HB2011 Fills Accountability Gap In Tennessee’s Election Laws

Photo Credit: MaxPixel – Public Domain / Brent Moore / CC

By Donald Beehler [contributor to The Tennessee Conservative] –

Rep. Glen Casada (R-Franklin) recently introduced House Bill 2011, which fills an important accountability gap in Tennessee’s election laws. It does so by establishing a formal process by which a person may file a complaint with the state election commission (SEC) “alleging malfeasance or neglect of duty by a member of the state election commission or a county election commissioner.”

Currently, there is no process in place for citizens to hold SEC members or county election commissioners accountable for their actions, despite the fact that there is a detailed “Code of Conduct for County Election Commission Members” to which they are expected to adhere.

According to the Tennessee Secretary of State’s website, after making appointments,“the state commissioners then monitor the activities and performance of the county election commissioners and shall remove a county election commissioner for violation of the oath of office or if that person is no longer qualified to hold the position,” per T.C.A. 2-12-101(b). 

With hundreds of county election commissioners statewide, it’s hard to imagine the SEC being able to fulfill this requirement without an opportunity for citizens to bring violations to their attention.

This is not a theoretical problem; HB 2011 was created in response to my communication with Rep. Casada when SEC members ignored concerns I submitted about a Williamson County election commissioner prior to her reappointment. This individual is cofounder of a far-left organization that has demonstrated a pattern of hostility and intolerance toward conservatives for many years. 

In fact, the chairman of the Williamson County Election Commission rebuked her in writing, stating that her “partisan political involvement and partisan comments” were “contrary to the Conflict of Interest Policy of the State Election Commission for County Election Commissions. Additionally, they hinder the purpose of our Commission and our endeavor to provide fair and impartial election oversight. If you want to engage in partisan politics, it would be in your best interests to resign from the Williamson County Election Commission…”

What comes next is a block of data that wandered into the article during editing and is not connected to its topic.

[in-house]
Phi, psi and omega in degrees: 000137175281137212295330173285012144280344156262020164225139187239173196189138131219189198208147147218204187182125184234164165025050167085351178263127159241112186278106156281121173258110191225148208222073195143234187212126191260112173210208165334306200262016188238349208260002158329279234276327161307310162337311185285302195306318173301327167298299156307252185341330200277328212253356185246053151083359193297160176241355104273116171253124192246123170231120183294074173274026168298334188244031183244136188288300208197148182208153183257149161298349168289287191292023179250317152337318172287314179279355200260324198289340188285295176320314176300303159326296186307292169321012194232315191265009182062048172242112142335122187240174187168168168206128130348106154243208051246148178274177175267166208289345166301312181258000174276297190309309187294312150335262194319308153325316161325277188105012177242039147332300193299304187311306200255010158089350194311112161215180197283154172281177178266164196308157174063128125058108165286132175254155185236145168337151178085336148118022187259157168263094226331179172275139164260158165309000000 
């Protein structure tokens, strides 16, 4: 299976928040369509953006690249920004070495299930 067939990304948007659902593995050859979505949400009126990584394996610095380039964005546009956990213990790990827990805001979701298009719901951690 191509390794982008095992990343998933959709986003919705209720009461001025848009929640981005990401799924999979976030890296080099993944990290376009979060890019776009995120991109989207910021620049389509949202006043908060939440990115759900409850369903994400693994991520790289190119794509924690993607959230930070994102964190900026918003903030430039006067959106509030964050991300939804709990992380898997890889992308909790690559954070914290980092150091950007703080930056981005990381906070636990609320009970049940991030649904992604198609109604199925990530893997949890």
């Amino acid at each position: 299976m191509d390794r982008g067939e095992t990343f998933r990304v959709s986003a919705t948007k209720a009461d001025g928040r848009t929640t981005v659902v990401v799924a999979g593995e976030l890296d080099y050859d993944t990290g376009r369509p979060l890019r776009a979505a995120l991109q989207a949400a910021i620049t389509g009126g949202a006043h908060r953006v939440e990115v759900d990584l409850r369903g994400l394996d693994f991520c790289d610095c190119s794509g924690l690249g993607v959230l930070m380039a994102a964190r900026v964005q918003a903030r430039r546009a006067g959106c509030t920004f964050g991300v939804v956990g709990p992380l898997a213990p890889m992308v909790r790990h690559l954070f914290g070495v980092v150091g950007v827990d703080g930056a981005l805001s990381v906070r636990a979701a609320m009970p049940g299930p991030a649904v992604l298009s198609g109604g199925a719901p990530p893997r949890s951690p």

Through an open records request, I discovered 17 Williamson County residents had contacted the SEC with concerns about this county election commissioner, and requested that she not be reappointed. A significant amount of documentation was included, yet there is no evidence that these concerns were investigated or even addressed. 


The SEC members reappointed her without discussion prior to the vote. Apparently, providing fair and impartial election oversight is not a priority for them.

Secretary of State Tre Hargett and Coordinator of Elections Mark Goins declined to answer all but one of my questions and attempted to distance themselves from this matter. 

Mr. Goins indicated I could file a complaint with the SEC chair, which I did by sending her a letter via certified mail last July. Since there is no formal process for handling such complaints, mine was ignored, which led me to contact Rep. Casada. He quickly recognized the need for a remedy.

Under HB 2011, “The (SEC) chair shall present the complaint to the commission at the next regularly scheduled meeting of the commission with a quorum present for a preliminary hearing on the complaint…Each party is entitled to present evidence in support of the respective party’s position as to whether sufficient evidence exists to warrant a formal show cause hearing.” 

Tennesseans deserve to have their concerns about election commissioners heard in a public form and be given fair consideration. Without HB 2011, SEC members can continue to ignore violations of the “Code of Conduct” when such violations are brought to their attention by citizens, and likewise disregard their obligations under Tennessee law. This is a recipe for corruption, arrogance and abuse on the part of an entity that oversees Tennessee elections.

Every member of the Tennessee General Assembly who believes in bipartisan election integrity, accountability and transparency ought to support HB 2011.

About the Author: Don Beehler is a retired public relations consultant in Franklin, Tennessee.

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